Photos | Bundeena ferry service was in danger of collapsing in 1975

THE Cronulla-Bundeena ferry service has faced many challenges in its 80-year history, but none greater than in 1975.

Then owner Jack Gowland warned he would have to cease operating because he couldn’t afford $6400 for new lifejackets, without which the service would lose its licence.

Mr Gowland told the Leader revenue had decreased since they were forced to discontinue the run to Royal National Park after Audley wharf shut in 1973.

At the same time, wages and other costs had risen.

He called on the government to take over the service or provide a subsidy.

A local bus operator quickly jumped in and applied to run road services.

After months of discussions, Mr Gowland announced he would continue to run services without a government subsidy, but fares would have to rise by 50 per cent.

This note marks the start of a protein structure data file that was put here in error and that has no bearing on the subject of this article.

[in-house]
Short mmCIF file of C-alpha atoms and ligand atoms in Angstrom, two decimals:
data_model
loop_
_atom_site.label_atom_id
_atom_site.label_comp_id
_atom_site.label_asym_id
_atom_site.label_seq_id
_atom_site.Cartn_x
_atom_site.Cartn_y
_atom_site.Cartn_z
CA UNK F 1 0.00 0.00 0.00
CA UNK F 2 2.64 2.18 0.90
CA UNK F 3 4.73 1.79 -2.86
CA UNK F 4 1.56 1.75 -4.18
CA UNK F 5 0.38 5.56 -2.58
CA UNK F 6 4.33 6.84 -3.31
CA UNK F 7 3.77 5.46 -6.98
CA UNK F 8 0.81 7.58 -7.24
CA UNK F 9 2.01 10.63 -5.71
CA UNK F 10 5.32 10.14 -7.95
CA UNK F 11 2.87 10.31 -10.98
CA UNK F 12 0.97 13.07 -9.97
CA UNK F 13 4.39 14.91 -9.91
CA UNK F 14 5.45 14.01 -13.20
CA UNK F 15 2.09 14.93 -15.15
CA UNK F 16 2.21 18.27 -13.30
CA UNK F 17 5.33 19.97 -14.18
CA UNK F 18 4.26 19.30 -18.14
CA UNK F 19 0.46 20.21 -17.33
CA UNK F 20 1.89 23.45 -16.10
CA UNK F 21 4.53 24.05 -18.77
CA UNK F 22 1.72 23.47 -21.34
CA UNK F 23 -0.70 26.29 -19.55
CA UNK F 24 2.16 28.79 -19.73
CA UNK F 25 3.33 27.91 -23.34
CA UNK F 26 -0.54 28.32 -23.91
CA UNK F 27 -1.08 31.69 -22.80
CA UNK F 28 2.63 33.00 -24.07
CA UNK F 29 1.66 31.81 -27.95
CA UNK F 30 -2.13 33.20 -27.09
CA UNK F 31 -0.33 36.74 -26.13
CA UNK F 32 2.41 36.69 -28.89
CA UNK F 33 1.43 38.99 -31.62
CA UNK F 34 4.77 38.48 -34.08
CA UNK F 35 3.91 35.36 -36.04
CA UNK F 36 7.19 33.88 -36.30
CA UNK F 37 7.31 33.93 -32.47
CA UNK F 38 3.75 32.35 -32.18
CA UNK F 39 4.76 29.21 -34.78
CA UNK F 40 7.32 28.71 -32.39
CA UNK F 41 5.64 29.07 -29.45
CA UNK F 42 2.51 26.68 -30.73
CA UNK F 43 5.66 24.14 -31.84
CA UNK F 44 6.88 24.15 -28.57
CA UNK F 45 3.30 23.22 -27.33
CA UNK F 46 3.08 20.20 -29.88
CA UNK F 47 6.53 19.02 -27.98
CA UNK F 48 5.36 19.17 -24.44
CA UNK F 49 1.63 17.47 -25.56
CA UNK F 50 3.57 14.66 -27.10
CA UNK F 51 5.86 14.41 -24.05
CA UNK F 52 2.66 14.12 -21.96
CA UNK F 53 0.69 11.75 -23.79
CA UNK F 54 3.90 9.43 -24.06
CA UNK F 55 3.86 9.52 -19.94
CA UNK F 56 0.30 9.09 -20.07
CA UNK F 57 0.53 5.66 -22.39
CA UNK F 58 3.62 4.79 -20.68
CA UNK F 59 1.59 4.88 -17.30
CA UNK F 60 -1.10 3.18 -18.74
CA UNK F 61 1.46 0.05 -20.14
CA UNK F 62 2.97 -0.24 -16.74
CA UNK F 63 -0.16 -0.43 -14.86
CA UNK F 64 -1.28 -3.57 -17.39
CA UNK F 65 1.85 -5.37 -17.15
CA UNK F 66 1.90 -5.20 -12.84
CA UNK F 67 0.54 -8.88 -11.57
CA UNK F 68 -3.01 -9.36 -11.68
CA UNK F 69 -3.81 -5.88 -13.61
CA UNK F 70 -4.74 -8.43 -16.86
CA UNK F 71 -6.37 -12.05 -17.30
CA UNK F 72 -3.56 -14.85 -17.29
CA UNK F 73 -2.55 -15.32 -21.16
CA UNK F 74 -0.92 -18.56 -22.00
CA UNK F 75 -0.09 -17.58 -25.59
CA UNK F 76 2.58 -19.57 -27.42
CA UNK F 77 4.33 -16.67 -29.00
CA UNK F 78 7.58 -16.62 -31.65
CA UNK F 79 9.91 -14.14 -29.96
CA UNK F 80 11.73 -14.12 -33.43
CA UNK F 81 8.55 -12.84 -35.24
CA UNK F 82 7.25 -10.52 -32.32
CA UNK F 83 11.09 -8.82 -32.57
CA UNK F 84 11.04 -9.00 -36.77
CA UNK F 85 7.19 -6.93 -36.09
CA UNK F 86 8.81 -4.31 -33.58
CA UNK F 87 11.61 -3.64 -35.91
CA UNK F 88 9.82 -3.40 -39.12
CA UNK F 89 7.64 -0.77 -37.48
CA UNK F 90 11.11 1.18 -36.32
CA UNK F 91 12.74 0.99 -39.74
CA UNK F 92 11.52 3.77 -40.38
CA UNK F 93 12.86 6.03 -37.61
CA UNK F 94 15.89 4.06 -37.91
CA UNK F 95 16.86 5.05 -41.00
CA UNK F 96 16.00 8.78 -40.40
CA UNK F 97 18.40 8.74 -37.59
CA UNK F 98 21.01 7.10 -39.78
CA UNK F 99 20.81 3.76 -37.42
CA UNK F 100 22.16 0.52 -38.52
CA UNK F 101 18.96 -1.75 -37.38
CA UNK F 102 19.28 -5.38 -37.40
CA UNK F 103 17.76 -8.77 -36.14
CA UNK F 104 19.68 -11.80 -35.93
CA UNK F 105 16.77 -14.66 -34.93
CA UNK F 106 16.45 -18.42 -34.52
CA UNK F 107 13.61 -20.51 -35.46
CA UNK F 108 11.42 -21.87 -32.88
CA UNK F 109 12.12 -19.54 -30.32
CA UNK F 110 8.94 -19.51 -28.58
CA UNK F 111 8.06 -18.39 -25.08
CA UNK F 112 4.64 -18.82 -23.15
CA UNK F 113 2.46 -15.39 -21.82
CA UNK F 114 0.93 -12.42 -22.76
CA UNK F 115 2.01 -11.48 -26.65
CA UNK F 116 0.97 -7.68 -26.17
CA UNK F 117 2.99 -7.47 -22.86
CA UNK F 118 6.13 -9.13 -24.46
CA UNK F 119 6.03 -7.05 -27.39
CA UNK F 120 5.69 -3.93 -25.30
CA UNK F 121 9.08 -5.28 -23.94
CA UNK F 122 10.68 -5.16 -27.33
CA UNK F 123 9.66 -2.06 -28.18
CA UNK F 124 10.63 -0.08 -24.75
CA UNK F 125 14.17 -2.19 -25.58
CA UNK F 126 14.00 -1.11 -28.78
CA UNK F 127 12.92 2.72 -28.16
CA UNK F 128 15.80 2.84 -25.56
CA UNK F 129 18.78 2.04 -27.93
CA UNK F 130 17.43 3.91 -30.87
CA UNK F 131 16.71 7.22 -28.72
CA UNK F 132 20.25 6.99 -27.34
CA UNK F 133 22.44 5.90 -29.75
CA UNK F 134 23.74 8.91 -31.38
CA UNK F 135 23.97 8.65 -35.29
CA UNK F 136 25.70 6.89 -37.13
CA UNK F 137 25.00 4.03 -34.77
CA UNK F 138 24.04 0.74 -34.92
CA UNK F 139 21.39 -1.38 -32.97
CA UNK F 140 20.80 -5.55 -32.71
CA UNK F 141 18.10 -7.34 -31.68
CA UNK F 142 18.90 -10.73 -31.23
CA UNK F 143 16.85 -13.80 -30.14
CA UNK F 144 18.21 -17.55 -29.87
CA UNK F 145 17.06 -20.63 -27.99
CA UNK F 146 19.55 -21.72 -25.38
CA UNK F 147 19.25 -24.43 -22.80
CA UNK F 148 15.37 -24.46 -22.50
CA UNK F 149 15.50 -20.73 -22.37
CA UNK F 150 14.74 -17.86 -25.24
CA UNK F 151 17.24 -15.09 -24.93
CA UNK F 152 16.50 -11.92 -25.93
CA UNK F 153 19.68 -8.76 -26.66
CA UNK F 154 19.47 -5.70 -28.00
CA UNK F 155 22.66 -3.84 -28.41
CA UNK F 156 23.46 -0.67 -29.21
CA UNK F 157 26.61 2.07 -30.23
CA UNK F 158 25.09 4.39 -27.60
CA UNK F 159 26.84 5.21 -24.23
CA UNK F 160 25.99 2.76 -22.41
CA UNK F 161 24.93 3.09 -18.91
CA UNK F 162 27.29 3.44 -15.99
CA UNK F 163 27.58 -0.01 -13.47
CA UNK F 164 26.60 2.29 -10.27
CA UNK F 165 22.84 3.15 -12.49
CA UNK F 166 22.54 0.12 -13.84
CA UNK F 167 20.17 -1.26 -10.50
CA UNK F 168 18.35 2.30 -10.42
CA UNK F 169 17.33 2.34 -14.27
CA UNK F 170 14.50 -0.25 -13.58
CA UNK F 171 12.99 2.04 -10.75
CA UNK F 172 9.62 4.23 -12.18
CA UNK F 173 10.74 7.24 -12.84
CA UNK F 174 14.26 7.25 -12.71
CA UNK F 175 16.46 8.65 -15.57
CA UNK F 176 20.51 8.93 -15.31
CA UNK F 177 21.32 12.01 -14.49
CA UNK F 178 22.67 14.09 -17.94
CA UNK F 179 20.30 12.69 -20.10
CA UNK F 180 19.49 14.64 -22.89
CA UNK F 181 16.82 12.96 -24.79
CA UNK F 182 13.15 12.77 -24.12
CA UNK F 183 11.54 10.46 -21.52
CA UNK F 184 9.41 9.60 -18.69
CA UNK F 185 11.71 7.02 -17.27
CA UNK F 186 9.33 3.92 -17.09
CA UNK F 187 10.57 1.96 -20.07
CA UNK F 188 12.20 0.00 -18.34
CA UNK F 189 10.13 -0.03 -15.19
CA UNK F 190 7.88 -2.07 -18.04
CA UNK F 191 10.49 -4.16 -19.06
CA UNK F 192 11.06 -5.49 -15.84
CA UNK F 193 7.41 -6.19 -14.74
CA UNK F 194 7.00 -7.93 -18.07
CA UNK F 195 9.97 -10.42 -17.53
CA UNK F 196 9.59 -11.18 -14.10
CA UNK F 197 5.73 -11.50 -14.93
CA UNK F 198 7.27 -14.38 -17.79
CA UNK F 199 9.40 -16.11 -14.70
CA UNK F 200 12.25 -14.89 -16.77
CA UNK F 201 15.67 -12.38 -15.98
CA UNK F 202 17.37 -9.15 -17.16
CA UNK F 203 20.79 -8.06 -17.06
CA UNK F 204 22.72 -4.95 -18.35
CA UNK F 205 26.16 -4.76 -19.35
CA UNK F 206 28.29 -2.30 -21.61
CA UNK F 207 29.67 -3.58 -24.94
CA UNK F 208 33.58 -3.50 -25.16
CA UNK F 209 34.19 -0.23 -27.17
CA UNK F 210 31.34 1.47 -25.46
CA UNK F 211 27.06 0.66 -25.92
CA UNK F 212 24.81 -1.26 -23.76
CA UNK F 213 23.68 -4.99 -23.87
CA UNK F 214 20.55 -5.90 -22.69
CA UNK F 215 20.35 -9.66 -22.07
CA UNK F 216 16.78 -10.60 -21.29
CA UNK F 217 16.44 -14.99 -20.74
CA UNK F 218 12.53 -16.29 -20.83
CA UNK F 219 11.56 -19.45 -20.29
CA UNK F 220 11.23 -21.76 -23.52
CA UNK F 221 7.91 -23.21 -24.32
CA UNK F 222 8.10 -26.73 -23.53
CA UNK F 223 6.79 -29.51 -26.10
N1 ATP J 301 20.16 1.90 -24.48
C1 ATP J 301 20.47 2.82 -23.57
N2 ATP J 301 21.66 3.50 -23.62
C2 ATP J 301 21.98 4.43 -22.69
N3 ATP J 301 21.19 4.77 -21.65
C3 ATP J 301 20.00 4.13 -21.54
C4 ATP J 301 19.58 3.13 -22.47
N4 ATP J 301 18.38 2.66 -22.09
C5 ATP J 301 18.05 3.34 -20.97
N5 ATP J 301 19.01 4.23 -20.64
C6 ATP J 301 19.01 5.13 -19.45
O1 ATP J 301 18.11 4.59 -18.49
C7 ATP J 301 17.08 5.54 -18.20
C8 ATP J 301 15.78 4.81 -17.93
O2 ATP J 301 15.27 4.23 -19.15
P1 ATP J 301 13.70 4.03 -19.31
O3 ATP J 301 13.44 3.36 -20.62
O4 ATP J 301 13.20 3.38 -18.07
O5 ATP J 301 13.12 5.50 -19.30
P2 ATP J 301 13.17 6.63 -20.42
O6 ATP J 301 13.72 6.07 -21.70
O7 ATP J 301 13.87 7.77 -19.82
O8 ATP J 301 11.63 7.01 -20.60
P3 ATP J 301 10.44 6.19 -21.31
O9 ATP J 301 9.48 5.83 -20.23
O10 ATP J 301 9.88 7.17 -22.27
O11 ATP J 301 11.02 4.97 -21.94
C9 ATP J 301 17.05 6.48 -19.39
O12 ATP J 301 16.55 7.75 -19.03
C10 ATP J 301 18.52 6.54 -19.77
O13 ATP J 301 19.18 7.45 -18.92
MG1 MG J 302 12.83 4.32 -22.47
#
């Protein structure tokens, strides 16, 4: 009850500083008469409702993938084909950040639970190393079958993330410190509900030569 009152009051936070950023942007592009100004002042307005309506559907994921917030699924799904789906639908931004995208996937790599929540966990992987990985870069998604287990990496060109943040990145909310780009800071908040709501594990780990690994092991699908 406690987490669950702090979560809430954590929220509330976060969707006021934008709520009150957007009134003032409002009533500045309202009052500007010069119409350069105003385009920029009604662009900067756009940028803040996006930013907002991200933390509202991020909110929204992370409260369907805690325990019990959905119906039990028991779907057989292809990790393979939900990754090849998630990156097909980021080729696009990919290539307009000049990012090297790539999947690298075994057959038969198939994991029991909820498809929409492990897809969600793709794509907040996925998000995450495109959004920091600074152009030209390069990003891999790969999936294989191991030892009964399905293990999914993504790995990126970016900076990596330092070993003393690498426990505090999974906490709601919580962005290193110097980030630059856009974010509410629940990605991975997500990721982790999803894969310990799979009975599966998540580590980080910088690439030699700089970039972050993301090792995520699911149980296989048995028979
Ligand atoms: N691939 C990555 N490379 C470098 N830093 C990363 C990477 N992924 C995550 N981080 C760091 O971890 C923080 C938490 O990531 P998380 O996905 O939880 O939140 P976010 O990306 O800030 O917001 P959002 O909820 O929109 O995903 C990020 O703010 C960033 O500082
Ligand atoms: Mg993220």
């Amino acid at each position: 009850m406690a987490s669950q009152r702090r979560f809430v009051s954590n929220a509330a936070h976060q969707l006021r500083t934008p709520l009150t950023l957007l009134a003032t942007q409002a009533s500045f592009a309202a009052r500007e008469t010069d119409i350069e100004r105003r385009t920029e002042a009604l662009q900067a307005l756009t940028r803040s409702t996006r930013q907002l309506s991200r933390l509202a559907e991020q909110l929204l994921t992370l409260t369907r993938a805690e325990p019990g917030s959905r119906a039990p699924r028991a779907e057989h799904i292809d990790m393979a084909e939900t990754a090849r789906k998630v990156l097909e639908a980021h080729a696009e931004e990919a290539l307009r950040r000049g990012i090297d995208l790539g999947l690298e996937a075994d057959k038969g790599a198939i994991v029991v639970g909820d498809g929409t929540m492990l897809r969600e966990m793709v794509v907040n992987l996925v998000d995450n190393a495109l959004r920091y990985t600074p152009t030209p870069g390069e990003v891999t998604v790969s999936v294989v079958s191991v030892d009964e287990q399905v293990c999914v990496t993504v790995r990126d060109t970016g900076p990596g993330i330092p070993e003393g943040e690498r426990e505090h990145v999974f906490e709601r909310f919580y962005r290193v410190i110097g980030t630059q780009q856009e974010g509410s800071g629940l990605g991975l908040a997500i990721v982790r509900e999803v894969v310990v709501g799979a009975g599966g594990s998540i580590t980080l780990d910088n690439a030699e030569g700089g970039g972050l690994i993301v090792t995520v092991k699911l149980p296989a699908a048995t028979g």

The service was started on May 12, 1939 by MV Curranulla, which is still operating.

MV Curranulla is Australia’s oldest commuter ferry operating to a regular timetable.



Every Friday we delve into the Leader archives to embark on some time travel.

We will bring you photographs of a news event from 57 years of Leader news coverage that you may or may not recall.

Flashback Friday submissions are also welcomed.

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